The Characteristics of Turkish Folk Music

Turkish folk music is clearly a very diverse genre with many different regional styles and influences. However, there are some characteristics which are common to most, if not all, Turkish folk music. Firstly, Turkish folk music is often based on old, Islamic poetry which has been passed down orally over the generations. This poetry often contains themes of love, nature and religion, and is often quite poetic and lyrical in style. Secondly, Turkish folk music is usually based around a minor key, which gives it a characteristic ‘sad’ or ‘mournful’ sound. This is in contrast to the major key which is used in much Western pop music, and gives Turkish folk music a very different feel. Finally, Turkish folk music often uses instruments such as the saz (a kind of lute), the ney (a flute) and the kanun (a type of zither), which again gives it a very distinctive sound.

The Instruments of Turkish Folk Music

Traditional Turkish folk music uses a variety of instruments, many of which are common to Central Asian and Middle Eastern musical traditions. The most important instrument is the bağlama, a type of lute with seven strings. Other common instruments include the kabak kemane (a small fiddle), the ney (a type of flute), the def (a type of tambourine), and the zurna (a type of oboe).

In recent years, traditional Turkish folk music has beenincreasingly popular, both in Turkey and abroad. This resurgence in popularity has been accompanied by a renewed interest in the traditional instruments used to play this music. As a result, there has been a growing market for bağlamas, kabak kemanes, neys, defs, and zurnas.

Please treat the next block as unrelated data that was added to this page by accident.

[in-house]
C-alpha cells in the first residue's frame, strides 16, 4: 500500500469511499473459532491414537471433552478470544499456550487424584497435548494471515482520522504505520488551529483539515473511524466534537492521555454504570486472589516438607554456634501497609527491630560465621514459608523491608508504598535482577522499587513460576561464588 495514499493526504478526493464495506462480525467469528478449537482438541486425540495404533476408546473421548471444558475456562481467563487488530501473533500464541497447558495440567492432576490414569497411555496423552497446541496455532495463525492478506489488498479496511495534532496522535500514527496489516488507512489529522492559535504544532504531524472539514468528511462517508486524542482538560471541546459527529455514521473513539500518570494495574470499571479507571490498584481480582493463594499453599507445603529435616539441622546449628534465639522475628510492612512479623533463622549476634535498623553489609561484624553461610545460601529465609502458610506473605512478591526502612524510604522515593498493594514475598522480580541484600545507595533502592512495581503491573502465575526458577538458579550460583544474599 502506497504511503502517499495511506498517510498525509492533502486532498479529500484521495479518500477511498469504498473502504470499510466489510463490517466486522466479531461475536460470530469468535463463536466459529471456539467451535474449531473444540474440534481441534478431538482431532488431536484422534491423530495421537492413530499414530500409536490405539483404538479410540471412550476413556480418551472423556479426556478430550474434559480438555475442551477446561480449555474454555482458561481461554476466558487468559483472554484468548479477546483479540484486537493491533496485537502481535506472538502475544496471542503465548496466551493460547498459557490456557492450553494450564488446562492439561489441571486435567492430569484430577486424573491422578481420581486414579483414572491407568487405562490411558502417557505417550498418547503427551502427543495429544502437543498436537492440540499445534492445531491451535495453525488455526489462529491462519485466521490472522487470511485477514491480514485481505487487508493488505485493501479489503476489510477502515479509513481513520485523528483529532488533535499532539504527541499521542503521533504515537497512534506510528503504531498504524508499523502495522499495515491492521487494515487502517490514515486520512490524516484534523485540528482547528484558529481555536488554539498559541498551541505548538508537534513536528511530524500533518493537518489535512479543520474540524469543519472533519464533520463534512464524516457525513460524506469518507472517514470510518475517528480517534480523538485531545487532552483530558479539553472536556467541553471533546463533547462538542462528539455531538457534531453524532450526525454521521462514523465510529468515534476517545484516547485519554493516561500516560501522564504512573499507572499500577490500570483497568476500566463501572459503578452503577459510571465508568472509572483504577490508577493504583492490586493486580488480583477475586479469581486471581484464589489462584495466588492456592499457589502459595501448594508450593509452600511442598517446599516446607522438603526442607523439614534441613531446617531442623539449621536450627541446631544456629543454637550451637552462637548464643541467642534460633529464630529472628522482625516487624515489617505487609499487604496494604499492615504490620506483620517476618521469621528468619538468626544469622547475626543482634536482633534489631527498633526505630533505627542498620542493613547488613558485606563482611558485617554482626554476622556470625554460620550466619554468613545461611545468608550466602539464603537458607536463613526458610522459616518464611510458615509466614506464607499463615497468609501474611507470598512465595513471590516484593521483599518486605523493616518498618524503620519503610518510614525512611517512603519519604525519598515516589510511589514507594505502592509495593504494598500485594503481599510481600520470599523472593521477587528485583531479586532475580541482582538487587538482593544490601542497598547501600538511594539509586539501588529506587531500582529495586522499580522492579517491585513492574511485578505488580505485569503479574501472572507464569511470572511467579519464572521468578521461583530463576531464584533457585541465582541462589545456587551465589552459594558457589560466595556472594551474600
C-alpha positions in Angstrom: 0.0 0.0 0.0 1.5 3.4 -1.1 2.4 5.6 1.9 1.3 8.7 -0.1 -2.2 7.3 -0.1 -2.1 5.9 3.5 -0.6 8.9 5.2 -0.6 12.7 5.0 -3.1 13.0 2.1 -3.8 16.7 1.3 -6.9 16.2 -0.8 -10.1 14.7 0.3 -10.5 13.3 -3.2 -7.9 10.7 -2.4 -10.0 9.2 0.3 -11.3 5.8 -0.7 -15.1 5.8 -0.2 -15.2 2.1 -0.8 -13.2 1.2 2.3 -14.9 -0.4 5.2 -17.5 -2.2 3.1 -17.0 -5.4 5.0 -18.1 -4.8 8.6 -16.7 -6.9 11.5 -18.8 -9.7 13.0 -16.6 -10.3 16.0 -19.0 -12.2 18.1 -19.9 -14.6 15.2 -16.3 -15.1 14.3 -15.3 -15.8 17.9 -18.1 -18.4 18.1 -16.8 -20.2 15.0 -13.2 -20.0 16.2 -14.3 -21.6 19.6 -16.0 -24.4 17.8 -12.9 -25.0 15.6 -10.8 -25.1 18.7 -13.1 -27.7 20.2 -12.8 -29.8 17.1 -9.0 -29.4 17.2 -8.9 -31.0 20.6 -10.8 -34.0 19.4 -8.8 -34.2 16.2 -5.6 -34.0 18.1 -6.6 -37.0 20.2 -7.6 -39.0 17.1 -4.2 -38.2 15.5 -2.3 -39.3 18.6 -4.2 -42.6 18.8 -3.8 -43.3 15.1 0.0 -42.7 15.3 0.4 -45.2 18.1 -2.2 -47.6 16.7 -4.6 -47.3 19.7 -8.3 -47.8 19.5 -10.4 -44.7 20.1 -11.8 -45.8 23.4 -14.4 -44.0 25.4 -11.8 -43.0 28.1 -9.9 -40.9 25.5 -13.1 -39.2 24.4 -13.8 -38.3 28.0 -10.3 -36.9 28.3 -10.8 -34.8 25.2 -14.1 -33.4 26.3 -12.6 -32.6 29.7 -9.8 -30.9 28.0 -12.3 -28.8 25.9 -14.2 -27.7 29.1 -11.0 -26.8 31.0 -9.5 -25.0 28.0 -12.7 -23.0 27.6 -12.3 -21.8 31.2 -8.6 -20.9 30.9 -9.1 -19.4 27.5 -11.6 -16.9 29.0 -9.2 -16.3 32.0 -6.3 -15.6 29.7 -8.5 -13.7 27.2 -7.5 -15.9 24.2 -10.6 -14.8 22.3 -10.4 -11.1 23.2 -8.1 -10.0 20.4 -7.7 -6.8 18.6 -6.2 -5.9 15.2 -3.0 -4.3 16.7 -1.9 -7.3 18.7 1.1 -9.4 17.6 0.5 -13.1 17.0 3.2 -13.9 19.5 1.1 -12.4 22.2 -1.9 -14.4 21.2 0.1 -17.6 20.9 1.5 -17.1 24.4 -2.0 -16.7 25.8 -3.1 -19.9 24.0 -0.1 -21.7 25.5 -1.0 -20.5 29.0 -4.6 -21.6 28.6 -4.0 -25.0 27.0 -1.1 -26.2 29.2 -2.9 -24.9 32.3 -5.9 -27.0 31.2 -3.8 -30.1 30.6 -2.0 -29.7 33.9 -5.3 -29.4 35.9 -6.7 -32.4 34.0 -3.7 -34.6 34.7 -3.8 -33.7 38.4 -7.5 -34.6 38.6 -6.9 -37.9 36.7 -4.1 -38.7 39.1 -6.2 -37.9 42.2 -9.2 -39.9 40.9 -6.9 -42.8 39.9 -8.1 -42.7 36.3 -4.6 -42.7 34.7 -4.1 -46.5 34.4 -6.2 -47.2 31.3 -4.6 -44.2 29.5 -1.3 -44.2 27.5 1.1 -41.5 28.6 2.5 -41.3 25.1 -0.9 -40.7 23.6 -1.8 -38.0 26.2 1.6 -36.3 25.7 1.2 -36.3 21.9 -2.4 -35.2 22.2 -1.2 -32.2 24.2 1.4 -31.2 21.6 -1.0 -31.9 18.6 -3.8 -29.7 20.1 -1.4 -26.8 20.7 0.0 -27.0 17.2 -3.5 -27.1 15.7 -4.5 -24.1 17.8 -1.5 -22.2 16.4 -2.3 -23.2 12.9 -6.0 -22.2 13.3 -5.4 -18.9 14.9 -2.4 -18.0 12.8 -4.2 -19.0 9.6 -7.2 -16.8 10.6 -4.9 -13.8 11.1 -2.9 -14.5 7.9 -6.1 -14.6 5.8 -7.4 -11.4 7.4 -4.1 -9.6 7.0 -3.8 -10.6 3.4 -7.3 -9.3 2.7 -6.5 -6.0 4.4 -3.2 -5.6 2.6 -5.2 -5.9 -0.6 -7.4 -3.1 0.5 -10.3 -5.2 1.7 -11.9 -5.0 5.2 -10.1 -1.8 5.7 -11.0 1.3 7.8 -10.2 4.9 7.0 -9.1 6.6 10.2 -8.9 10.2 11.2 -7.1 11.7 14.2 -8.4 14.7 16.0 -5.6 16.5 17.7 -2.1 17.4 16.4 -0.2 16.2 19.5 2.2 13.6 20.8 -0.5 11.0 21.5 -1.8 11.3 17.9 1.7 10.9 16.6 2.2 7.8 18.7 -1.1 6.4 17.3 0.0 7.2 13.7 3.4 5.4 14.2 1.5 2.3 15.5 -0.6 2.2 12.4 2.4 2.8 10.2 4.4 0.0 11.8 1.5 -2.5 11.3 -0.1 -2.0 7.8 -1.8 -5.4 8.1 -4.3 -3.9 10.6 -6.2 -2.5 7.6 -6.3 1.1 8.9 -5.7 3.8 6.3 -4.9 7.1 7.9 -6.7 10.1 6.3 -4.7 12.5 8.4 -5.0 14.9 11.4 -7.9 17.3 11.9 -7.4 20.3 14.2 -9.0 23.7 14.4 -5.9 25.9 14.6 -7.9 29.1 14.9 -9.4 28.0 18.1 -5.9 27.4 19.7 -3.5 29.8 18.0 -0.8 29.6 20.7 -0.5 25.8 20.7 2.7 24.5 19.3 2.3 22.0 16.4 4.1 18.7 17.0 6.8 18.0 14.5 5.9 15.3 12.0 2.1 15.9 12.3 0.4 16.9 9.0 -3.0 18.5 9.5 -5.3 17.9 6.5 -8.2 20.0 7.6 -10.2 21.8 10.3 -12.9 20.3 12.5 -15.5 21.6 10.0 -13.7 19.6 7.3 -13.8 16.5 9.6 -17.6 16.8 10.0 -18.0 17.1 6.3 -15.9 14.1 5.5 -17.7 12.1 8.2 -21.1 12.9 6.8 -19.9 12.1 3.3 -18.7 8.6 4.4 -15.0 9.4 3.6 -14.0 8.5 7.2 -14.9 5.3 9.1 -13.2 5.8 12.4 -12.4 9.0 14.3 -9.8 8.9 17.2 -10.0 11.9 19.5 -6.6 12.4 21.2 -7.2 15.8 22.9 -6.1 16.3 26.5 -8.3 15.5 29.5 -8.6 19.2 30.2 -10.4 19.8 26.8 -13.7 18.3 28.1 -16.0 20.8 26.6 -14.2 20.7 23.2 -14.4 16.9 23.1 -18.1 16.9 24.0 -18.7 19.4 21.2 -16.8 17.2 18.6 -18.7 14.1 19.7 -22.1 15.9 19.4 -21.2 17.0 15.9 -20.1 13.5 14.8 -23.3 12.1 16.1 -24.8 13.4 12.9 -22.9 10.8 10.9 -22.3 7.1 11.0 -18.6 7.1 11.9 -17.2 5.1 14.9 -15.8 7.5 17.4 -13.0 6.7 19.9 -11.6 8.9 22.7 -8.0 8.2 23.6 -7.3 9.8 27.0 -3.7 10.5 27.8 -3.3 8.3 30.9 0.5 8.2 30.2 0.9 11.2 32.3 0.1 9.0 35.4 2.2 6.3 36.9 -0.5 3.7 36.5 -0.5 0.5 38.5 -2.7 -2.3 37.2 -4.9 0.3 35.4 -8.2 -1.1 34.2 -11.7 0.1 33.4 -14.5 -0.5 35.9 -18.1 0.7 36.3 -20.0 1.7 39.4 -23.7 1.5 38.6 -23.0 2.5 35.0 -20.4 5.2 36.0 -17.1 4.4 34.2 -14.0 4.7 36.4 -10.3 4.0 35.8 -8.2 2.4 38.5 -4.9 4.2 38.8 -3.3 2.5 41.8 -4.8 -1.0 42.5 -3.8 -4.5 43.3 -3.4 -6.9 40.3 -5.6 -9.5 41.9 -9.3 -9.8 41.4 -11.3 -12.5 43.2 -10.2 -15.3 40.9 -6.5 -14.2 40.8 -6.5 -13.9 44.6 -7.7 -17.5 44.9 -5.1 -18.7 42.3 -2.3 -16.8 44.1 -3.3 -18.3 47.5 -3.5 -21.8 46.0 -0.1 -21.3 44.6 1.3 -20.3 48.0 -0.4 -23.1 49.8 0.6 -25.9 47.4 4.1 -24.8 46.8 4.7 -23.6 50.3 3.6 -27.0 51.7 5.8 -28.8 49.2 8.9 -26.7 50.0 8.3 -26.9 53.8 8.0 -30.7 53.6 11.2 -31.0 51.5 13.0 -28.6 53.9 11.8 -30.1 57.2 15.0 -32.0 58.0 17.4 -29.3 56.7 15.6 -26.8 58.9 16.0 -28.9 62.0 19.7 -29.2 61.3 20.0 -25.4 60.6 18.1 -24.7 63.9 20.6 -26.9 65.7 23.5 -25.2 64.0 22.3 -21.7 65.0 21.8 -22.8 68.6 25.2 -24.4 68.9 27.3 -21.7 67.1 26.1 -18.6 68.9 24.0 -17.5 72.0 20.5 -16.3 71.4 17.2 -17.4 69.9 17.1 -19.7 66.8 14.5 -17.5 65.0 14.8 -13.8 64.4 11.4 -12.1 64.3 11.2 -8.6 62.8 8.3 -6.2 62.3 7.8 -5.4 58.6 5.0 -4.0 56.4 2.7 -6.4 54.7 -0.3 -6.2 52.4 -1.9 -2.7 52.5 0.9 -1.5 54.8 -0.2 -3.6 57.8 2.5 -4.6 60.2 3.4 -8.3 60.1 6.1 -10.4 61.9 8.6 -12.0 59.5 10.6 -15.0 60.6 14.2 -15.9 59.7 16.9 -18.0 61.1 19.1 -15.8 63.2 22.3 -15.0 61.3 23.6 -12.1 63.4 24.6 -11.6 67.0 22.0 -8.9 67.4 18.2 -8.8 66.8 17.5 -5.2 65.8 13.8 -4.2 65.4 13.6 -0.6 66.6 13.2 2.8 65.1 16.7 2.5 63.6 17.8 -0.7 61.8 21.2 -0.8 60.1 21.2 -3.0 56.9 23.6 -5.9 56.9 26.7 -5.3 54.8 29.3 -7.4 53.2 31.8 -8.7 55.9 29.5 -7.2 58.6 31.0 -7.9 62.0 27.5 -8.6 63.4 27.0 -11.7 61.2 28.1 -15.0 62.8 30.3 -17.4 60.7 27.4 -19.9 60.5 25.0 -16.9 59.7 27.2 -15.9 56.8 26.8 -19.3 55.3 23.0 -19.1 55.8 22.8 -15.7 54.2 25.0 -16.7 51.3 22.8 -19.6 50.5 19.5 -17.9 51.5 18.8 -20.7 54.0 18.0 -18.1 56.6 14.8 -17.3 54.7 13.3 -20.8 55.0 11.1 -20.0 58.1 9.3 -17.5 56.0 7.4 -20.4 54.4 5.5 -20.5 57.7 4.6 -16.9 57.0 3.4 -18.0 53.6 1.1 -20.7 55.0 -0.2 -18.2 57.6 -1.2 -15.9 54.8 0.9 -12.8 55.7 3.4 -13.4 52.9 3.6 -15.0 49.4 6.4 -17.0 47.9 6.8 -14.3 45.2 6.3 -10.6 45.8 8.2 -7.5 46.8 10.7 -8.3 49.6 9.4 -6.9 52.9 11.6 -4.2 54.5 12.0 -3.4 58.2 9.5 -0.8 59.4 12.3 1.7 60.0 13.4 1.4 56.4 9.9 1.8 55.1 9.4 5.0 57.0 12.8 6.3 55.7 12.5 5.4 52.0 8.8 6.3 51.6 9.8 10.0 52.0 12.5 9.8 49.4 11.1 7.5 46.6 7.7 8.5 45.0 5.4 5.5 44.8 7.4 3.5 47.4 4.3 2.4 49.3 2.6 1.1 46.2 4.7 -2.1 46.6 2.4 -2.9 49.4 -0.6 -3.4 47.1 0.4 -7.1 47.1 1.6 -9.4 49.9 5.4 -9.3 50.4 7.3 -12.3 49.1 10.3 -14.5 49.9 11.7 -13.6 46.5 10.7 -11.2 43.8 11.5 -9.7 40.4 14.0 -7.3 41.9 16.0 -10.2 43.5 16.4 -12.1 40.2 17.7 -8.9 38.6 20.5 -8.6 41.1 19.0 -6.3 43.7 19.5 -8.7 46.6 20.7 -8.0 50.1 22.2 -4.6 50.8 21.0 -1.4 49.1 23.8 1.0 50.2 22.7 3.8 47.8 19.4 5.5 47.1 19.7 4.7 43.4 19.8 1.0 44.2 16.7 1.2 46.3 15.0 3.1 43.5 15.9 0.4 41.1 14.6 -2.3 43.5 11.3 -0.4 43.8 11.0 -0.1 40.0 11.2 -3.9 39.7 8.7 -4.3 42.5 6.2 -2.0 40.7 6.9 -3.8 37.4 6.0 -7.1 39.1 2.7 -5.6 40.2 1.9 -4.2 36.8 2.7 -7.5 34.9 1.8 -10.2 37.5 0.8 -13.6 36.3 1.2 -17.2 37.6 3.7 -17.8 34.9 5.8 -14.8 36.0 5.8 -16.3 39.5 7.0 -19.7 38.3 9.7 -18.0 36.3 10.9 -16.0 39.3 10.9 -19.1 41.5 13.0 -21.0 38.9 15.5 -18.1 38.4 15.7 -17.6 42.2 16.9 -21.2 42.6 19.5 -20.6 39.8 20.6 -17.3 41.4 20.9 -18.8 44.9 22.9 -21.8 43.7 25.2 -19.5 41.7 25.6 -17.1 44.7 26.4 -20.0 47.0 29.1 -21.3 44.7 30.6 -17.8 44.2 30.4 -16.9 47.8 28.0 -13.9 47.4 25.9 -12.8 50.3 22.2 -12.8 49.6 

The Structure of Turkish Folk Music

Turkish folk music is characterized by its use of a particular type of maqam, or melodic mode, as well as a unique rhythm called usul. The most common usul in Turkish folk music is 9/8, but other rhythms such as 12/8 and 7/8 are also used. Folk songs typically follow a AABA structure, with each section (A) having its own unique melody. The B section (which is usually in a different maqam than the A section) provides contrast and helps to create tension and release.

The Performance of Turkish Folk Music

Most Turks are born into a particular social class, profession, or ethnic group, and this tends to determine the kind of music they will grow up listening to and playing. For example, folk songs associated with weddings are different from those sung by shepherds while working. Turkish folk music is strongly influenced by the music of Central Asia, Persia, and the Arab world. It is usually performed by small ensembles consisting of stringed instruments such as the bağlama (a kind of lute), wind instruments such as the zurna (a double-reed woodwind instrument similar to an oboe), and percussion instruments such as the davul (a large drum). Vocalists may also be accompanied by a solo instrumentalist or by a chorus singing in unison.

Turkish folk music was probably first recorded in the late 19th century on wax cylinders, although it had been performed long before that. One of the earliest performers of Turkish folk music was Nazım Hikmet Ran, who was born in 1902. Ran wrote many poems about workers and peasants that were set to music and sung by popular artists such as Zeki Müren and Müzeyyen Senar. In more recent years, performers such as Neşet Ertaş and Aşık Mahsuni Şerif have become well-known for their interpretations of Turkish folk songs.

The Repertoire of Turkish Folk Music

Turkish folk music is an integral part of the country’s culture and has been passed down from generation to generation for centuries. The repertoire of Turkish folk music is incredibly diverse, with songs and tunes originating from all corners of the country.

Much of Turkish folk music is based on the pentatonic scale, which gives it a distinctive sound that can be recognized instantly. Another characteristic of Turkish folk music is its use of improvisation – both in the lyrics and in the melodies.

Turkish folk music has been influenced by a number of different cultures over the years, including Arabic, Persian and Central Asian. In more recent times, it has also been influenced by European music, particularly in the 20th century.